Bill in legislature targets mugshot websites

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SARASOTA - Defense attorney David Haenel clears a client charged with a crime, only to see him convicted online by a mugshot that won't disappear. Websites like have become a cottage industry based on publishing criminal charges and the often unflattering photos that come after the arrest. Even if charges get dropped, or the accused wins acquittal at trial, the mugshot remains for future Google searches to uncover.

"That's problematic in my opinion," says Haenel.

Many of the sites display a prominent link to how people can get their photos off the sites, but it's not as simple as a few clicks on their computer. "Some charge you," Haenel says. "Some charge up to $300, sometimes even more, per site." State Rep. Carl Zimmermann (D-Palm Harbor) believe that amounts to extortion, and has filed a bill (HB 677) that would require website operators to remove personal details and mugshots of people acquitted of crimes or who had the charges against them dropped.

"I'm very sympathetic to what's going on here," says Barbara Petersen of the First Amendment Foundation. "It's just I don't think they can do it the way this bill does it." She says it's unconstitutional because the proposed law tells people what they can publish, which the First Amendment prohibits, as long as the information is true, and the publisher got it legally. "It's not that this (arrest) information is false," Petersen says. "It may not be complete information."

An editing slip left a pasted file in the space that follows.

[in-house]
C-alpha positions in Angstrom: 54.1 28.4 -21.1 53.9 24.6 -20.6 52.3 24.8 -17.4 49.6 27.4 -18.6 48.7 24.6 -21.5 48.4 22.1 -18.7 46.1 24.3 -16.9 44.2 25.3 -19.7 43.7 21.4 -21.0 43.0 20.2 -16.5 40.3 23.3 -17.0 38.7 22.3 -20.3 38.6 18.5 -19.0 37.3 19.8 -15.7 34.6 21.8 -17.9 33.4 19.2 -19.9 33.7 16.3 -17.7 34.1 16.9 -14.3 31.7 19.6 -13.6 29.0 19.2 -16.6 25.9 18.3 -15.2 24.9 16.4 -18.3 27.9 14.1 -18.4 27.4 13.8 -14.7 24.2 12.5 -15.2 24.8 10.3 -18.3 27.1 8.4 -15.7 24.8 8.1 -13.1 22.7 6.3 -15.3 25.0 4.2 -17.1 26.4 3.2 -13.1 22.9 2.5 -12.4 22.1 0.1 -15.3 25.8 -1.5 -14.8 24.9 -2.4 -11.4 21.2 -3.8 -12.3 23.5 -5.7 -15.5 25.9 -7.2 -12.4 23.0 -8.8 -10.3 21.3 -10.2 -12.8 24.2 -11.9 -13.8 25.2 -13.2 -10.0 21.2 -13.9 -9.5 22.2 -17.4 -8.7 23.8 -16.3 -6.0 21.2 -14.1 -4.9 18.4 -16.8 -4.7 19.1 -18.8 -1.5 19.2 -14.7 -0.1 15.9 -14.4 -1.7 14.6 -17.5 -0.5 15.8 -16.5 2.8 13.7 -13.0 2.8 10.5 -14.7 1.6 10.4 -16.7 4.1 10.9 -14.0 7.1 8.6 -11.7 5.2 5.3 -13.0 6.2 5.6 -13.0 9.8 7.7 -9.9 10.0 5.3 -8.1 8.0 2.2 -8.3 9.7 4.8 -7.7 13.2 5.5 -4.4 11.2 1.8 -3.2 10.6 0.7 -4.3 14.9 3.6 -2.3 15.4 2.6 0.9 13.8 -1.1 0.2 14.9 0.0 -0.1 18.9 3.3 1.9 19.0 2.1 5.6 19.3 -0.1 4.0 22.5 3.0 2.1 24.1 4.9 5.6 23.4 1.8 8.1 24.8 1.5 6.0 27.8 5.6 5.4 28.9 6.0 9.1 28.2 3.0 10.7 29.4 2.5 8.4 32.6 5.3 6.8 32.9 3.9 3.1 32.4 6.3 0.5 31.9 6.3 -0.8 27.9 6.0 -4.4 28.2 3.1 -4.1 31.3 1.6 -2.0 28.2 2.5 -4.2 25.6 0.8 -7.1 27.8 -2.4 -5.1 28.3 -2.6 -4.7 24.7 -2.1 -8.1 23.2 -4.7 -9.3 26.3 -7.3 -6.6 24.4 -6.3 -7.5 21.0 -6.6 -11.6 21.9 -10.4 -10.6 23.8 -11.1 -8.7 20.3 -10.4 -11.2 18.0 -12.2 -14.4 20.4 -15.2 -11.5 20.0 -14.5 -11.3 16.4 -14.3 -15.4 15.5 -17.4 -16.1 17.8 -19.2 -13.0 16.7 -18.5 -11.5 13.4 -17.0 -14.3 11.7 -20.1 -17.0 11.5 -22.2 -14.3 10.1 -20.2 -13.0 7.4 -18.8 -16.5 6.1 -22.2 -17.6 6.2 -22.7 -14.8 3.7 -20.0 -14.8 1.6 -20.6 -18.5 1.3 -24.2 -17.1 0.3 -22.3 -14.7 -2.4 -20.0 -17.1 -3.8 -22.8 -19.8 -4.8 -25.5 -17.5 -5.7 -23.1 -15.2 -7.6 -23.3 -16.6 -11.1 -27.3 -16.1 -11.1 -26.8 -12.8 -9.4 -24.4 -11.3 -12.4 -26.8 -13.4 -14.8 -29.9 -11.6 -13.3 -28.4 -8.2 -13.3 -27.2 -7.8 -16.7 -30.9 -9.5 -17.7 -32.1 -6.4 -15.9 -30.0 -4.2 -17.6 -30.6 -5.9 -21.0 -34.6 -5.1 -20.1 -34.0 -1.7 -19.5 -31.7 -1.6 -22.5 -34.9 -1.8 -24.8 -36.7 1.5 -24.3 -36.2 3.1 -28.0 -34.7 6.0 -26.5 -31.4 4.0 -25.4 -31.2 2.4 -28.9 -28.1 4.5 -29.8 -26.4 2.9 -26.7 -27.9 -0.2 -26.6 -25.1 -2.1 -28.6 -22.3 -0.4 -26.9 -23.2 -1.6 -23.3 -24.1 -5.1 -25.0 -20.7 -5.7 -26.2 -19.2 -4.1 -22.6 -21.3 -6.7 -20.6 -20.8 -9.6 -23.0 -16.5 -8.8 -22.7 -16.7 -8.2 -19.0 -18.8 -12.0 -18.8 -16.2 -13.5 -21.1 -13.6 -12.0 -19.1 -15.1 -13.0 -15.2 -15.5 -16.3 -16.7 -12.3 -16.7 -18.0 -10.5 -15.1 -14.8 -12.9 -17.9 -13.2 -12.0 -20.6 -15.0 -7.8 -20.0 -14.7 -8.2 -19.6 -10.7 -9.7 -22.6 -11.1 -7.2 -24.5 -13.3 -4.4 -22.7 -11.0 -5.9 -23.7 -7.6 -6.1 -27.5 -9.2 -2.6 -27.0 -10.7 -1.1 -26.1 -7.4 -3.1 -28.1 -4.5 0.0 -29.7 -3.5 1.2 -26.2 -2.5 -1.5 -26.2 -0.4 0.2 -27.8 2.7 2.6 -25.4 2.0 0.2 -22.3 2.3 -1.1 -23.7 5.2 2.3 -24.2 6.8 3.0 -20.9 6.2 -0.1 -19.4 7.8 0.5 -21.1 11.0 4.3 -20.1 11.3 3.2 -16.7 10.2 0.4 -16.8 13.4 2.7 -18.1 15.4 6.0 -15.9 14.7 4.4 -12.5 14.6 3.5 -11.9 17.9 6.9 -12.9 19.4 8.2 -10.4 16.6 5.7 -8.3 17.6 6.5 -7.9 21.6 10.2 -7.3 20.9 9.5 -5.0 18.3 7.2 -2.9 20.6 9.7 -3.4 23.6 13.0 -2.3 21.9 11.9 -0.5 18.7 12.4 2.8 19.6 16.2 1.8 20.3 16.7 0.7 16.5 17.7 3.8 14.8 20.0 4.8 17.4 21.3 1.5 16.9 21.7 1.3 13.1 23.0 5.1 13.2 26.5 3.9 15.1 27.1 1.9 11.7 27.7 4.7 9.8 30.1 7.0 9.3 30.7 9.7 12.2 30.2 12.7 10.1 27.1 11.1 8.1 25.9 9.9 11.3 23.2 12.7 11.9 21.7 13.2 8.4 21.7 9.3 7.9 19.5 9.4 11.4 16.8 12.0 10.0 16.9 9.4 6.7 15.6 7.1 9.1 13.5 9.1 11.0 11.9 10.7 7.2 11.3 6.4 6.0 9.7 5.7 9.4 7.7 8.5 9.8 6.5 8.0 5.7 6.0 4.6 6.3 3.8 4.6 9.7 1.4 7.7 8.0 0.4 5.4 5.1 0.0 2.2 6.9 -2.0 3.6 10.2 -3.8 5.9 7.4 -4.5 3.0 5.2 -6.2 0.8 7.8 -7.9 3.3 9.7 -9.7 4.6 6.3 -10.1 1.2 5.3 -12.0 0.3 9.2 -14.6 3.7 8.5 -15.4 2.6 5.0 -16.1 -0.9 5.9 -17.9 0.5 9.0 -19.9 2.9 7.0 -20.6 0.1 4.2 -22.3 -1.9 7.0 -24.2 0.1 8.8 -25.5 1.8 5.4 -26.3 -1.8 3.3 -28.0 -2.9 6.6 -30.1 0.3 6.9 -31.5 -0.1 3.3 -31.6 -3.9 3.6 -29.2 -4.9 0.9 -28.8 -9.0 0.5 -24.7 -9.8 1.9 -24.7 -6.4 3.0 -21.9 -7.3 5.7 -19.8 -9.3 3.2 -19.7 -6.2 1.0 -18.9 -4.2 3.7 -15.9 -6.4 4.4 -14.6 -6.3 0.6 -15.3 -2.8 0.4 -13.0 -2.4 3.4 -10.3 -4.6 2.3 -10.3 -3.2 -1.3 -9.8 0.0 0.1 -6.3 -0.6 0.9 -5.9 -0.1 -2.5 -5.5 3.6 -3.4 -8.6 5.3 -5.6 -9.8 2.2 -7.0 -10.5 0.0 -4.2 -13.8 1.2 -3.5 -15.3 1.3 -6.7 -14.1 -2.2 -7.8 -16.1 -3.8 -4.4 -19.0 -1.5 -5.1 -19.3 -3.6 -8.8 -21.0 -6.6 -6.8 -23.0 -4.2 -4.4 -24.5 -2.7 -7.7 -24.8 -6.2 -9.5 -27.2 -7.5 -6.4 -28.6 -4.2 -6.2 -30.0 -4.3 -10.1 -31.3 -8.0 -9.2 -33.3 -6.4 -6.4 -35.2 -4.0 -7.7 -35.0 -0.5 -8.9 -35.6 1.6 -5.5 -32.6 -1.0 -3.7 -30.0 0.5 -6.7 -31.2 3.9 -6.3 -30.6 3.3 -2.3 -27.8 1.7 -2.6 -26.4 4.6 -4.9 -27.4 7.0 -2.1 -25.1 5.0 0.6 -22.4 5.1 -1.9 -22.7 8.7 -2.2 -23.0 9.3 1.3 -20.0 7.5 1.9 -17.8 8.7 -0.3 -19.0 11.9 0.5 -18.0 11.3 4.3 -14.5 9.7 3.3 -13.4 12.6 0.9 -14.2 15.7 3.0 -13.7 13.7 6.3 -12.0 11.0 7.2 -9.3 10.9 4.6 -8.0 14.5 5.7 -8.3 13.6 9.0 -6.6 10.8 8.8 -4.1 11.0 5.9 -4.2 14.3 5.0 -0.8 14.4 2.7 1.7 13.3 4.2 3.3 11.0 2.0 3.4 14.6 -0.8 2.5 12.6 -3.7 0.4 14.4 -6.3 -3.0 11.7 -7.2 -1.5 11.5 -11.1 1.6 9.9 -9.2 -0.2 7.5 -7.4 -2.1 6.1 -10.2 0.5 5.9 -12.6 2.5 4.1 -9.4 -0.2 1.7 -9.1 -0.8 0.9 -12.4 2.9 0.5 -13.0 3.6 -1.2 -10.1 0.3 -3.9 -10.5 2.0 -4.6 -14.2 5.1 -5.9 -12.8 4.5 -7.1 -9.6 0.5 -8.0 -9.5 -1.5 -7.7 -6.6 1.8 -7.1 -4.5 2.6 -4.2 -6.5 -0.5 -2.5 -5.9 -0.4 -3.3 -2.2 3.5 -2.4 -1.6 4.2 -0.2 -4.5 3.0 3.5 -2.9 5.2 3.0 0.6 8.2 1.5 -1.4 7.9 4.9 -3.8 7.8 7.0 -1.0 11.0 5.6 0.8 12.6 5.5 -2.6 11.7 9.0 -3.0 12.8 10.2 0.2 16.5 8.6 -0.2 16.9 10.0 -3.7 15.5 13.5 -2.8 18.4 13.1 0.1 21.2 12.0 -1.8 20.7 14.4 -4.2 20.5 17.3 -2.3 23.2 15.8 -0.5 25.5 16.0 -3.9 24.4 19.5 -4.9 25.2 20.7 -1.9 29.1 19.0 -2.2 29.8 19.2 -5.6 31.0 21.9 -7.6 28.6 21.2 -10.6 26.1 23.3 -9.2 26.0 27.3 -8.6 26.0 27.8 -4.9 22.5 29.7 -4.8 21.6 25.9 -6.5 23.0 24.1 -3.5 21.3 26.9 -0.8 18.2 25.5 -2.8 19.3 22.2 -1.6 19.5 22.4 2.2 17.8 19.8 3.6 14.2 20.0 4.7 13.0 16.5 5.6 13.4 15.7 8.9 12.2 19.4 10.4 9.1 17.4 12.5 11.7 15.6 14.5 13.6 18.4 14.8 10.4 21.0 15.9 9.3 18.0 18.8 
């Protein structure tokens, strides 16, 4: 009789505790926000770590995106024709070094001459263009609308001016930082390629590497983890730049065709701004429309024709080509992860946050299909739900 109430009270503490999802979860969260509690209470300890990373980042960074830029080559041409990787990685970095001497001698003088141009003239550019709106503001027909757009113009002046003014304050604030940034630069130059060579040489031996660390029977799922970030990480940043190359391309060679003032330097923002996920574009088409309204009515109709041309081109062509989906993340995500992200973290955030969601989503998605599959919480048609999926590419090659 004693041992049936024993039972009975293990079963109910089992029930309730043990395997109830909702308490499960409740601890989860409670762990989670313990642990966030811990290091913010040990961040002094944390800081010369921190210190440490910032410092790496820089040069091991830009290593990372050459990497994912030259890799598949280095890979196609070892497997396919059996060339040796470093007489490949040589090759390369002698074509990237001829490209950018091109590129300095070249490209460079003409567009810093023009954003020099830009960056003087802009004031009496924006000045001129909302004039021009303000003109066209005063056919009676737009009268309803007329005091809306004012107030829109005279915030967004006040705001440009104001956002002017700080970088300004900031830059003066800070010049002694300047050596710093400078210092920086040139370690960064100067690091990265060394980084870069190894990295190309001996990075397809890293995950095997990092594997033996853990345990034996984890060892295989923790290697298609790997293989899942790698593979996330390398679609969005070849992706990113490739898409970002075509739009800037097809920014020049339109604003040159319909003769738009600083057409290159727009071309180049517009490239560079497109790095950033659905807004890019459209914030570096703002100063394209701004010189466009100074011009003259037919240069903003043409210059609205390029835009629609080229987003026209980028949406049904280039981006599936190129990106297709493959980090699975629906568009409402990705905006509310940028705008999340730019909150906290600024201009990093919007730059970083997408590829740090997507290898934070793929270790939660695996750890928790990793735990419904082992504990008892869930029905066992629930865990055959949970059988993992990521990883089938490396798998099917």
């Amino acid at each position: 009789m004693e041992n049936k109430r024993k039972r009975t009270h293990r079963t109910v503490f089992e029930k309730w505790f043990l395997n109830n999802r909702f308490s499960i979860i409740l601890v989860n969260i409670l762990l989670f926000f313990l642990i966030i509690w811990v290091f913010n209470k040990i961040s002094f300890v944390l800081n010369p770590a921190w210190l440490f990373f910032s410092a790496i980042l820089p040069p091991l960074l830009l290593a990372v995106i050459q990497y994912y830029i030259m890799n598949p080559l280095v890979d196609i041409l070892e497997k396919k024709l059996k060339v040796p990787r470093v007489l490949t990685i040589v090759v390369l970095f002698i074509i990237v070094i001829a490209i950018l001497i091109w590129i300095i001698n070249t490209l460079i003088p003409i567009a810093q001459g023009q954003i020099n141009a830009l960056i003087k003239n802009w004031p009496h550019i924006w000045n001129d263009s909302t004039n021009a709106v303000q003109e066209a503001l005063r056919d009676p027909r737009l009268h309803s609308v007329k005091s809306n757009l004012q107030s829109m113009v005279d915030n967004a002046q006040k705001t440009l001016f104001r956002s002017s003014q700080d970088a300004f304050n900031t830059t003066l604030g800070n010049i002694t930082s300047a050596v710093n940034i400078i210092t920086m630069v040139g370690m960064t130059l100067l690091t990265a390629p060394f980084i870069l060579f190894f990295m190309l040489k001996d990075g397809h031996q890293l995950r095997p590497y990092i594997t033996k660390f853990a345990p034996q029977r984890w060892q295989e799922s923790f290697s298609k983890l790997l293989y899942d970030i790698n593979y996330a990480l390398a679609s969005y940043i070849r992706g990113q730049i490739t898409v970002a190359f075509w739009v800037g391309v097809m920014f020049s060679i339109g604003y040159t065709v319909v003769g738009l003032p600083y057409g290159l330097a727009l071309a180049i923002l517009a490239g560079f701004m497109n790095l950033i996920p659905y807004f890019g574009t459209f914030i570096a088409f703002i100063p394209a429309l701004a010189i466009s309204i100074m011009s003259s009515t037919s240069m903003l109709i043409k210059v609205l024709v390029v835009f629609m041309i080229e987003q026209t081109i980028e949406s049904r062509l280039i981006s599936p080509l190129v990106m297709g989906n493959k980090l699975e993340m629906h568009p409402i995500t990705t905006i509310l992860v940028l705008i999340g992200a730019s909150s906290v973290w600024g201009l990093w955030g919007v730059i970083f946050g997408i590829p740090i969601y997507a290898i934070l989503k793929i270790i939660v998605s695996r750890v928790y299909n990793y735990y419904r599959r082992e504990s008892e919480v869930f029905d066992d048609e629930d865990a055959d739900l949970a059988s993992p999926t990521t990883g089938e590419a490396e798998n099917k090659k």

Haenel also finds faults with the bill, if not its intent. "The issue is some of these sites are not in the United States. That's one," he says.

Another issue is that the bill would include government agencies like sheriff's offices, which publish arrest records and mug shots. That makes the bill too vague. For now, he says, clients have to go through a process to have their arrest records expunged, which can take six months or longer, then ask websites to remove the arreste details and mugshots. "The problem is that, in that six-month window period, the image could be all over the internet," Haenel says.